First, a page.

Living child purposely left out of will by sibling that wrote will

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Living child purposely left out of will by sibling that wrote will

My mother recently passed away in PA and was in a nursing home. Before I knew it a 21 page Will was presented to PA probate and WV probate as she had assets in WV. The signature is truly unlike anything my mother ever wrote as she was left handed and this signature was definetly rt handed. Either way, my brother’s girlfriend was the one who prepared the Will and in it where it asks for names of all living children I was completely left out as if I didnt exist. All people who witnessed and signed will know of my existance and knew my mother and I had a great relationship. Since I was not shown as a living child or even acknowledged anywhere within the legal document is this not fraud or at the very least terms to dispute the will and have I dismissed?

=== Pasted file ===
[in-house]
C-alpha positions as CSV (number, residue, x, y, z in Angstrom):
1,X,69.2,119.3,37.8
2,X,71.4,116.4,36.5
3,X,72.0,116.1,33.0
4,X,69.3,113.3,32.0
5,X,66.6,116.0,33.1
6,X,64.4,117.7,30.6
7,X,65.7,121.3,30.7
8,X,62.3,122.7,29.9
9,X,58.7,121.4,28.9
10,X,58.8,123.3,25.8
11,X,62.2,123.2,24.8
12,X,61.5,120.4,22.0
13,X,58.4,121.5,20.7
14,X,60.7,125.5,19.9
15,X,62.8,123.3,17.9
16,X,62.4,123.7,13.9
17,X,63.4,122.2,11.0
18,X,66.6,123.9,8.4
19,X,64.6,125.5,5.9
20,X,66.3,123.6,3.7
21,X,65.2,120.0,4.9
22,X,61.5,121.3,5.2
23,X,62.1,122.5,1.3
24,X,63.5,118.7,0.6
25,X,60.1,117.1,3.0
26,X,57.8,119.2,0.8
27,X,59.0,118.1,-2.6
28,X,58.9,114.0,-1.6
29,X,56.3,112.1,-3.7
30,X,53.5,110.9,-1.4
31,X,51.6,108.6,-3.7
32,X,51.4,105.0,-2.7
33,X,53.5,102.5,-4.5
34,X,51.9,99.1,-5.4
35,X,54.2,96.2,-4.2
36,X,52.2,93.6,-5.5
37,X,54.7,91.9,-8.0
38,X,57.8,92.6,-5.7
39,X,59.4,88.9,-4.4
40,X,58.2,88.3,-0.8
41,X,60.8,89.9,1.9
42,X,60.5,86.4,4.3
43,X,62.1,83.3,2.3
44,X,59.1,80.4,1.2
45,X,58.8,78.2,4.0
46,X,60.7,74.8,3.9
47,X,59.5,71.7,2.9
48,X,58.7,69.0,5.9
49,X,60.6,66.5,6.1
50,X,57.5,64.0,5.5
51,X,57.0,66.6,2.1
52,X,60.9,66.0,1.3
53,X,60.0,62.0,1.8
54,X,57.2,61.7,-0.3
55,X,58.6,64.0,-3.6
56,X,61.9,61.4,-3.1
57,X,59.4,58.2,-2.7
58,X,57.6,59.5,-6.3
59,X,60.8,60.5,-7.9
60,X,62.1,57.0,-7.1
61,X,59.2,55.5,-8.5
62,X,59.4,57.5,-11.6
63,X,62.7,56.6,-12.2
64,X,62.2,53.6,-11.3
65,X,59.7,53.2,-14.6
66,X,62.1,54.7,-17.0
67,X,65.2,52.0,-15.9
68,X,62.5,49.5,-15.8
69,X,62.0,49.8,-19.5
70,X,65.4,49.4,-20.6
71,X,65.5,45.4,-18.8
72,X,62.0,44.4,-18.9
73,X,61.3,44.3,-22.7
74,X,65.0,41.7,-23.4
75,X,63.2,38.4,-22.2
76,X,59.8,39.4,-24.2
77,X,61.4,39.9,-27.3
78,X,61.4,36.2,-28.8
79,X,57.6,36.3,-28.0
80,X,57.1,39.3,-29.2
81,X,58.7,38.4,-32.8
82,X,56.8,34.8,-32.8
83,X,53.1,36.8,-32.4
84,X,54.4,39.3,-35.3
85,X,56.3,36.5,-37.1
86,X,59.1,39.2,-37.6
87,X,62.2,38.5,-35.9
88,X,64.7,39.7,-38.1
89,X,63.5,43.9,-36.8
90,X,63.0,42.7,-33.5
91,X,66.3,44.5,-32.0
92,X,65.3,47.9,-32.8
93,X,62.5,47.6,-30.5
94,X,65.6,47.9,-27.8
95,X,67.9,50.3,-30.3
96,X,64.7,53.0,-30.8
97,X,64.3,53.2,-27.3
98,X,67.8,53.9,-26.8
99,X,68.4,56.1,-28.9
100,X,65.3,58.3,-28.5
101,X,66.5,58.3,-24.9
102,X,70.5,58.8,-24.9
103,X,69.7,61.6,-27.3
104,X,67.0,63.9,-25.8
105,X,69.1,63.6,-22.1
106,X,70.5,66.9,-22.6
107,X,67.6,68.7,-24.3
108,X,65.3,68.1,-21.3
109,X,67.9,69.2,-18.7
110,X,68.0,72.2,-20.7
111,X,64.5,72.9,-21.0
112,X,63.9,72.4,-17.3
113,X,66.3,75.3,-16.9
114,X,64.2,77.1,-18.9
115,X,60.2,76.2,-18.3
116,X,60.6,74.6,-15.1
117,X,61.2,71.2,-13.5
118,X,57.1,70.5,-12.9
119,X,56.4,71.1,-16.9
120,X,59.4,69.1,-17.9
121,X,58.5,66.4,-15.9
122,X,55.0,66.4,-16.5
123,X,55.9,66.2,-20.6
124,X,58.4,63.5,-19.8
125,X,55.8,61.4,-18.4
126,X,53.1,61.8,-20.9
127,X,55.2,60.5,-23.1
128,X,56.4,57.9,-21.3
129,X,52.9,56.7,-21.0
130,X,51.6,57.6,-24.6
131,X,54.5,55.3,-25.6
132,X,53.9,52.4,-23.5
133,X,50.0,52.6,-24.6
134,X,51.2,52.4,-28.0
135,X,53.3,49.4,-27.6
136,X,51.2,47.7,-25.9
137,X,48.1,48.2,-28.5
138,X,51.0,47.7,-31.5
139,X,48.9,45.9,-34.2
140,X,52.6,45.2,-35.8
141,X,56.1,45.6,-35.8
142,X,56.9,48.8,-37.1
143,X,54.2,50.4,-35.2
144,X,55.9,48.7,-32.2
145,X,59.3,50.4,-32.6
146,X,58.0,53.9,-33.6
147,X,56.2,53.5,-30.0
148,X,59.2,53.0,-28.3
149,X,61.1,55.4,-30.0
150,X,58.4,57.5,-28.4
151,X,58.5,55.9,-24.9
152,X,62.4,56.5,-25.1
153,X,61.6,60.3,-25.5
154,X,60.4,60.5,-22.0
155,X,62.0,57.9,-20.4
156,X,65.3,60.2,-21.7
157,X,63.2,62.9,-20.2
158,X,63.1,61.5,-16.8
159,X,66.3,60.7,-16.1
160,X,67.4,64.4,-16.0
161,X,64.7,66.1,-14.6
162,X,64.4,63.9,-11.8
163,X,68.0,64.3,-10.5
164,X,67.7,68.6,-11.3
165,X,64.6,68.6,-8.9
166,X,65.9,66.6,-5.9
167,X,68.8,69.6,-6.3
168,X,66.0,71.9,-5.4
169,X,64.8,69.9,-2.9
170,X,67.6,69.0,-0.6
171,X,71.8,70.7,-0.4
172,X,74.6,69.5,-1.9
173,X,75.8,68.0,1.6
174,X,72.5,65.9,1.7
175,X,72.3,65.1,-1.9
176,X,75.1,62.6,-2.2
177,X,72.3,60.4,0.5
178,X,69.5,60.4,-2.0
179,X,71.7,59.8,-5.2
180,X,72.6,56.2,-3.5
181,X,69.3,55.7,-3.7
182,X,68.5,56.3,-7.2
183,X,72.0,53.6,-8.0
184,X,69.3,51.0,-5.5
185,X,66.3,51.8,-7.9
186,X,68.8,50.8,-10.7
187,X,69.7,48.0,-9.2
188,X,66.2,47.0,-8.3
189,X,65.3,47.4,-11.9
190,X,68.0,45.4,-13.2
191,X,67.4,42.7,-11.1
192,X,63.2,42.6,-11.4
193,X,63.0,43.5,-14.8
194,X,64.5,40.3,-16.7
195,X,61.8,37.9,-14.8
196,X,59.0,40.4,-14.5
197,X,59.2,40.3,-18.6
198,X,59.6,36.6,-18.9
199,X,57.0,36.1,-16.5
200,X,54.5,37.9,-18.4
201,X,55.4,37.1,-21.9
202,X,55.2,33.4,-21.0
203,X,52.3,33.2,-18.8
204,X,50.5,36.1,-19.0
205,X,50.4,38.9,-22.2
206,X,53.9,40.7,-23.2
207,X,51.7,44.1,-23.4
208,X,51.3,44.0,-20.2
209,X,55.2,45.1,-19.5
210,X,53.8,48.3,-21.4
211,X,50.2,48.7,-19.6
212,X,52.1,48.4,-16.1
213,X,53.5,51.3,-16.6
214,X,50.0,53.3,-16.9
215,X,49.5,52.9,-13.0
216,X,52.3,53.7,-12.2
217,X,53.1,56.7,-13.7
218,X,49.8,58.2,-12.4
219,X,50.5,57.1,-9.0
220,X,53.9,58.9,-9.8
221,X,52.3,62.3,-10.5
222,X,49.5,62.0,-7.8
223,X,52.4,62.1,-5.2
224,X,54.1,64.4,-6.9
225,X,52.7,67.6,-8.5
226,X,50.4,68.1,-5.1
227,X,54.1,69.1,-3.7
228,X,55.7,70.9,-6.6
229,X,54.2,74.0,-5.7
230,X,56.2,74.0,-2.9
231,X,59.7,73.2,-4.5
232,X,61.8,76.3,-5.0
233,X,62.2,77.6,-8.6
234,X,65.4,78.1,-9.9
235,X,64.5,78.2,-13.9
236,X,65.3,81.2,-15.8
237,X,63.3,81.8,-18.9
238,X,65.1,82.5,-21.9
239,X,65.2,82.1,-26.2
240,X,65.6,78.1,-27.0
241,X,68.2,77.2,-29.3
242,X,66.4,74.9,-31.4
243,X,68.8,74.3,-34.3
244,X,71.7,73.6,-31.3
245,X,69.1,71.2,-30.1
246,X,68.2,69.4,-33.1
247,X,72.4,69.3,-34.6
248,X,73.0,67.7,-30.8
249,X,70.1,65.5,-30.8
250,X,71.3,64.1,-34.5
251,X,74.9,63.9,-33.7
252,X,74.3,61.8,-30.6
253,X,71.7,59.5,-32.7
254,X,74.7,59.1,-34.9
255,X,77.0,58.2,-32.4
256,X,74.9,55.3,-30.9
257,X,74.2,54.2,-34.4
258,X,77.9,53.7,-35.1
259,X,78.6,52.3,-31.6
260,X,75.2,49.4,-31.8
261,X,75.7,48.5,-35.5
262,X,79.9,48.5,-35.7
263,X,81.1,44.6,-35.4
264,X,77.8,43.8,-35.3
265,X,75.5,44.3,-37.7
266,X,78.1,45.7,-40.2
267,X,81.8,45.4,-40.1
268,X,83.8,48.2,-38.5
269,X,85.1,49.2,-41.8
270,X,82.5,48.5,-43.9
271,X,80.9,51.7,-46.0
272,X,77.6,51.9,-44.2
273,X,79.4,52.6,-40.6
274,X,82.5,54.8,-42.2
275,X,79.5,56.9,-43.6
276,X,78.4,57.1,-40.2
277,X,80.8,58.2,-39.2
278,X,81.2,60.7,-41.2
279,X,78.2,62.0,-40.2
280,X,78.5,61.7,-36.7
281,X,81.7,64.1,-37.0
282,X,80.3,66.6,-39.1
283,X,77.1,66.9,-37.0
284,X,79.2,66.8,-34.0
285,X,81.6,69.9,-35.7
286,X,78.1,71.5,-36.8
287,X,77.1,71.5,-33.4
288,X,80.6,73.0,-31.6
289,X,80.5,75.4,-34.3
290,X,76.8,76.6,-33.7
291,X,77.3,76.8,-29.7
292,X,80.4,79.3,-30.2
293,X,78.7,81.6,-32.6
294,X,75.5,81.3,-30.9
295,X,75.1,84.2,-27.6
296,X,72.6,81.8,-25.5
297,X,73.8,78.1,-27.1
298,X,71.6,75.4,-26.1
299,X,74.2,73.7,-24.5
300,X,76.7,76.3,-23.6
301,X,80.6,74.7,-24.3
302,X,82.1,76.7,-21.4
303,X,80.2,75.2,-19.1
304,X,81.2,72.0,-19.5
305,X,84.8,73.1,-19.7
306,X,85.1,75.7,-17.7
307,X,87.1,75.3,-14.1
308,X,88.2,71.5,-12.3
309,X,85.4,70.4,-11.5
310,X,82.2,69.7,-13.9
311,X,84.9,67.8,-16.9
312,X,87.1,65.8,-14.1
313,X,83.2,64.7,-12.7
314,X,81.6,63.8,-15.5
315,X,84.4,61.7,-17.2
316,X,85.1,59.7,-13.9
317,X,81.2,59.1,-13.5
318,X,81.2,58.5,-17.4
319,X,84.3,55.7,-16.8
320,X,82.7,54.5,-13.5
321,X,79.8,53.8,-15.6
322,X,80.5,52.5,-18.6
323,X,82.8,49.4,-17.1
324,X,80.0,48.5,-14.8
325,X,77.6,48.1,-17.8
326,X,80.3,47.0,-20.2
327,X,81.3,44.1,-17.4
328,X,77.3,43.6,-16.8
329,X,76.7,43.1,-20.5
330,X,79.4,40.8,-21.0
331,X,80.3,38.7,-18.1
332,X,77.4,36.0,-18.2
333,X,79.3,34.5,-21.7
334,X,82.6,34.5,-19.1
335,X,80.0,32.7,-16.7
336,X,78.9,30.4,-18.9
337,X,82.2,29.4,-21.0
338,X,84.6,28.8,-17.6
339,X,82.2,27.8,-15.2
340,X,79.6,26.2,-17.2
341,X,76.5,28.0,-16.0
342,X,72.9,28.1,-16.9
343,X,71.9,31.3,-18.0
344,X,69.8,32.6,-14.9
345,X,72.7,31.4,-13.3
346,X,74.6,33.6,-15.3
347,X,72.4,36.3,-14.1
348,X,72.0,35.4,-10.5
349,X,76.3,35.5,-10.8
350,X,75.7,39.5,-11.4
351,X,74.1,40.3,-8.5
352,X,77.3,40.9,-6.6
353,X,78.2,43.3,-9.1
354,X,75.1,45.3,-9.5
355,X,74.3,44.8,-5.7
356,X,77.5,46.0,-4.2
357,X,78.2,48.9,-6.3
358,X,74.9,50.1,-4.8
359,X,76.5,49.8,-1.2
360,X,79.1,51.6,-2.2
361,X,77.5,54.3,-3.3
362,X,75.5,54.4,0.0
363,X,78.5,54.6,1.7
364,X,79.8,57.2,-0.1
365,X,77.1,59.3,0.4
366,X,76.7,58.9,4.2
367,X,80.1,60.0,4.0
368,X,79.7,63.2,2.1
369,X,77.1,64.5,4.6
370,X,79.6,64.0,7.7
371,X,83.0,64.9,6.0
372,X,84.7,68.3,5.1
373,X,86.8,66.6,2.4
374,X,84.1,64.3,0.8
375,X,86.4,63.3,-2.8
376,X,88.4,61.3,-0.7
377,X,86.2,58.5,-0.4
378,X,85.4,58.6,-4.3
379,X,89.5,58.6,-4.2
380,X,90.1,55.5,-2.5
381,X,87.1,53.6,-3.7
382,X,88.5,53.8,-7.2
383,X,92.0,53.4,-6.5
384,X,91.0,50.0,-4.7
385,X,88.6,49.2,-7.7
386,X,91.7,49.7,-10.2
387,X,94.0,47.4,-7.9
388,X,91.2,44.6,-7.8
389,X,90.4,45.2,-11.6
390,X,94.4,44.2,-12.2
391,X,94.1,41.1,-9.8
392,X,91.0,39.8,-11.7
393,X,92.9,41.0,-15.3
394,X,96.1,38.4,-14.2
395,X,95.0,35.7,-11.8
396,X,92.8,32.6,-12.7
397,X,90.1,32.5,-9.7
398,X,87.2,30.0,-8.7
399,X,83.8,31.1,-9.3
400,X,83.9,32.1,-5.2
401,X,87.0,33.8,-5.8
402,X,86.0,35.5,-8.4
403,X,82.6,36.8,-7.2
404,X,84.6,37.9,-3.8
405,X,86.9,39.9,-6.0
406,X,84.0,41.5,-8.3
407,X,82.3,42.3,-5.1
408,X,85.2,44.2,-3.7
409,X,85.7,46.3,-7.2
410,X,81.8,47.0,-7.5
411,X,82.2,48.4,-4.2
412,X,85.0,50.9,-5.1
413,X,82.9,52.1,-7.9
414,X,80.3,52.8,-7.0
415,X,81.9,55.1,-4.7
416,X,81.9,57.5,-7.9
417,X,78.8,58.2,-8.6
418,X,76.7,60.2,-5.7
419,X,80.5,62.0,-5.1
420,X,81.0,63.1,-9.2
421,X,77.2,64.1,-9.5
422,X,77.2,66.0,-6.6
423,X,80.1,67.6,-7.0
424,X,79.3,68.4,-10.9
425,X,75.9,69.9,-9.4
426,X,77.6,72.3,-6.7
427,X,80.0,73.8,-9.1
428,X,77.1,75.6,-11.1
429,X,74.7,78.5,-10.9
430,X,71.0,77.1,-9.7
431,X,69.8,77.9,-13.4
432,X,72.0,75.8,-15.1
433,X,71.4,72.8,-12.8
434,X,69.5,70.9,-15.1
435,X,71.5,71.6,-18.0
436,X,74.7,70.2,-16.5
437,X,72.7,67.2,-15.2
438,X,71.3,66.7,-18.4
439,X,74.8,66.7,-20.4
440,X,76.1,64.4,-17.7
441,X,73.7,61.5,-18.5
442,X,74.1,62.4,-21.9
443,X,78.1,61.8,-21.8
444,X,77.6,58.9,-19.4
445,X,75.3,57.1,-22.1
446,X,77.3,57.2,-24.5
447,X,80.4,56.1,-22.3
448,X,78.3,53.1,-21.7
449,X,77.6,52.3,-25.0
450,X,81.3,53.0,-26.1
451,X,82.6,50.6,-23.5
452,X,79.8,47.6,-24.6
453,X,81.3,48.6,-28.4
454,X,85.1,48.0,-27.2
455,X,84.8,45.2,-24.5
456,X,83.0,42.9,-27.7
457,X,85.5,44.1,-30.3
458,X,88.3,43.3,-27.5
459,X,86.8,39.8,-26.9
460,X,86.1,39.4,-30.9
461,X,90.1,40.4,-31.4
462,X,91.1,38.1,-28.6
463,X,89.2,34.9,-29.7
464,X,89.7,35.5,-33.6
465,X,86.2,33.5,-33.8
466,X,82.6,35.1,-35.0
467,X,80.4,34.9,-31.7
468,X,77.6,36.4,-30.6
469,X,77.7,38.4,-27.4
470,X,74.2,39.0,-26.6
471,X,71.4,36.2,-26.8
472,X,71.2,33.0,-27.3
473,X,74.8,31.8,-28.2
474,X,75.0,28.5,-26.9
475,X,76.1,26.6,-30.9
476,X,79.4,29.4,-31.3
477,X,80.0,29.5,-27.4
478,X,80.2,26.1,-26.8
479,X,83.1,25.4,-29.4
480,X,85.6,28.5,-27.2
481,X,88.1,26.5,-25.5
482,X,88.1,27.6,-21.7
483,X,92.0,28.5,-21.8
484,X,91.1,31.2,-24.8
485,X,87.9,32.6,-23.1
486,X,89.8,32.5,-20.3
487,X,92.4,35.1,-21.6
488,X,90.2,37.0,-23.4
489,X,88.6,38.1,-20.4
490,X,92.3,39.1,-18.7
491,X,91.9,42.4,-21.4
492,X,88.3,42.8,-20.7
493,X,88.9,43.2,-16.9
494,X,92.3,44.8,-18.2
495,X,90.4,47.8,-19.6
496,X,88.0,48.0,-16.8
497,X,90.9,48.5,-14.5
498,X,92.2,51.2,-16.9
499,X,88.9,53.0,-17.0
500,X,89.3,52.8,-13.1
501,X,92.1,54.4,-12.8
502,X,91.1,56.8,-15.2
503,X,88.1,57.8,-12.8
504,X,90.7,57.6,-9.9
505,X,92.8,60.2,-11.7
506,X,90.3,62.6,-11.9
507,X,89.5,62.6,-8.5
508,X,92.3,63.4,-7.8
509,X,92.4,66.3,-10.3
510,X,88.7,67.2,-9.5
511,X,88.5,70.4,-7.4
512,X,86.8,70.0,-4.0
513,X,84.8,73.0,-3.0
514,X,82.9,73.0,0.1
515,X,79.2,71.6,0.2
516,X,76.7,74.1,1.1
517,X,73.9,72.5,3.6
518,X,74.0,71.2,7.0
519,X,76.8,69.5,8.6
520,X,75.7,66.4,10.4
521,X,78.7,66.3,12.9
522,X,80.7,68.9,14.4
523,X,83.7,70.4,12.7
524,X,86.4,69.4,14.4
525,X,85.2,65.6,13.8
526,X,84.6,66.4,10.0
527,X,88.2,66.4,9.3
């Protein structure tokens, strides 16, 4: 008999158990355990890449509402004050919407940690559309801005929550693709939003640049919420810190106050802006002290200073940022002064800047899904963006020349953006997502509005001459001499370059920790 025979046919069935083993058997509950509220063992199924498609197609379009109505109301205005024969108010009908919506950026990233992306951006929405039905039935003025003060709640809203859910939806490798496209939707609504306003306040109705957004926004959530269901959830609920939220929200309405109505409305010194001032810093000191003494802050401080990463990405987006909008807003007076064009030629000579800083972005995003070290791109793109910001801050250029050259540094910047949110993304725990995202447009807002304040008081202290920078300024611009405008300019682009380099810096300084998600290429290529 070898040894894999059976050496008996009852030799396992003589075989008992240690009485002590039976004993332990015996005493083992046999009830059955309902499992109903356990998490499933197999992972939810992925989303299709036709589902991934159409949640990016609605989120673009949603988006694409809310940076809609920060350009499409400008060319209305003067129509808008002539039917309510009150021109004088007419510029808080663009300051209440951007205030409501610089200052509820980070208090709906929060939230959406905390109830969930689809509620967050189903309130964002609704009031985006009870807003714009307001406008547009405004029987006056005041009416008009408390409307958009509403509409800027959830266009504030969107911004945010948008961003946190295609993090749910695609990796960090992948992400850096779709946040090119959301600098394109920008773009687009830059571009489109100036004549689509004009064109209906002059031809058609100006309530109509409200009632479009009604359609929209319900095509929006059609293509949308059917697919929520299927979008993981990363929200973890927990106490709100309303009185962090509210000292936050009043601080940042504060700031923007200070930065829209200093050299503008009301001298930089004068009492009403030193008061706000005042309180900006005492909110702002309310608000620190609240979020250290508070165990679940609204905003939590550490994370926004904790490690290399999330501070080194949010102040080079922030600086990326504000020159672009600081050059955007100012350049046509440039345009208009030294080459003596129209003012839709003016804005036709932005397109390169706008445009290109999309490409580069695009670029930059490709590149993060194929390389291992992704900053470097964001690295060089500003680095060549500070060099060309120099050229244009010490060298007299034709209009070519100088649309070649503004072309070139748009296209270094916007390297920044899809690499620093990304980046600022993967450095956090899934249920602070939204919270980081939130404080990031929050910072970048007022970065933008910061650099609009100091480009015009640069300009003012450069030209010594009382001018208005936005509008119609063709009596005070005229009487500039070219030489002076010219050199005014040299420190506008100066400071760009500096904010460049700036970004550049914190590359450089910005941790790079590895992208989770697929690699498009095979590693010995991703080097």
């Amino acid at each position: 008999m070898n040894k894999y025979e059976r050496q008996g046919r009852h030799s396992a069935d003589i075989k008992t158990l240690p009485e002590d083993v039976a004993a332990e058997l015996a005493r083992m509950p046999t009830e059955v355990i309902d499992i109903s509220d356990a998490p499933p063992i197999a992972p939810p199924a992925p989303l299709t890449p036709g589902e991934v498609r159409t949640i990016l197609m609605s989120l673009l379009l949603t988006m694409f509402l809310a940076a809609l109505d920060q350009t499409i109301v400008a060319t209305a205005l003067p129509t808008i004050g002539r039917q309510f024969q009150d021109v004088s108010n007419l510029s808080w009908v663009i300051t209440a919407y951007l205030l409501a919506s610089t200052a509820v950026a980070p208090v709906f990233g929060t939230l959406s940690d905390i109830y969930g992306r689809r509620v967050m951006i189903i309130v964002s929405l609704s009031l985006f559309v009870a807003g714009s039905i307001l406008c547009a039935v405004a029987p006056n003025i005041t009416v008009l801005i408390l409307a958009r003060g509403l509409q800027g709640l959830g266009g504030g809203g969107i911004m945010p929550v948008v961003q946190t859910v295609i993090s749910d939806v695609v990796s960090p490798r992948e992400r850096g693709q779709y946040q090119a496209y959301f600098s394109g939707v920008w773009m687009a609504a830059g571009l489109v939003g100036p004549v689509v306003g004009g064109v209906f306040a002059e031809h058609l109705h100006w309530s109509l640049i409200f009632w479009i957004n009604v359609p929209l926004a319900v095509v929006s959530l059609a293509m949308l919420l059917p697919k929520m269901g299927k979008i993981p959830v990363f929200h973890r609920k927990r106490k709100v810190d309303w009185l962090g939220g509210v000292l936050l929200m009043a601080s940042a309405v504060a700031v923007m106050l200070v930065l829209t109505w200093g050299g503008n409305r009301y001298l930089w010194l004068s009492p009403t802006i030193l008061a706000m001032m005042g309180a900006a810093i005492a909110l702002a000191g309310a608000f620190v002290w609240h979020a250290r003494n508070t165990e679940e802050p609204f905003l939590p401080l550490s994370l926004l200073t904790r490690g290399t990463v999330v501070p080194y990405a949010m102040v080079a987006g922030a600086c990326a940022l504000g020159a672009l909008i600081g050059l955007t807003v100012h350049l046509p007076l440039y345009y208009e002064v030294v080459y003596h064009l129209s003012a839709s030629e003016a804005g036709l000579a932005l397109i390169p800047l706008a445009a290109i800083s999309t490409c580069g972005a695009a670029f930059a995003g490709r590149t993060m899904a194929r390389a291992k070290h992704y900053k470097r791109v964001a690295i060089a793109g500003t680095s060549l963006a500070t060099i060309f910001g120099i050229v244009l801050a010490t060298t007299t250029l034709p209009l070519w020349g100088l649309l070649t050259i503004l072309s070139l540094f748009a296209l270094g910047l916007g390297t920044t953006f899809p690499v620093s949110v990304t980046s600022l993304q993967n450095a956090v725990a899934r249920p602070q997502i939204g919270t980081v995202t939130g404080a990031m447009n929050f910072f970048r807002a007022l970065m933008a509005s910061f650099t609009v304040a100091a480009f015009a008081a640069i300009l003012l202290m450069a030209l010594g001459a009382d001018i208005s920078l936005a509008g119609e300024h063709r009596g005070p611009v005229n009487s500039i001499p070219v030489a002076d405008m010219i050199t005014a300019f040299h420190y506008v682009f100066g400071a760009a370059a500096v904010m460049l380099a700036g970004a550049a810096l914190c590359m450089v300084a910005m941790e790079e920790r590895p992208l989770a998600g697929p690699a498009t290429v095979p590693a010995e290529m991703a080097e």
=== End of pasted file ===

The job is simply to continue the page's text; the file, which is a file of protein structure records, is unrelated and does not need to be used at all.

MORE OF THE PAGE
Asked on April 25, 2019 under Estate Planning, West Virginia

Answers:

SJZ, Member, New York Bar / FreeAdvice Contributing Attorney

Answered 1 year ago | Contributor

There is no need to leave anything to a child or even to acknowledge children, so the fact that you were not mentioned, acknowledged, etc. by itself does not create a challenge. But a will may be challenged on grounds that it is fraudulent (e.g. not signed by the person creating it but by someone else who forged the signature; or was procurred by tricking the person making it--e.g. leading her to think she was signing something else); or that the person making it was coerced into making it ("duress"); or that the person making it was not mentally competent at the time it was made. If you can prove any of these things, the will can be invalidated. 
Assuming your mother had enough assets to justify the cost of an attorney, consult with a probate attorney about the situation and whether you have a viable challenge. If there's not enough assets to make hiring a lawyer worthwhile, it is not econonically worth taking action about.


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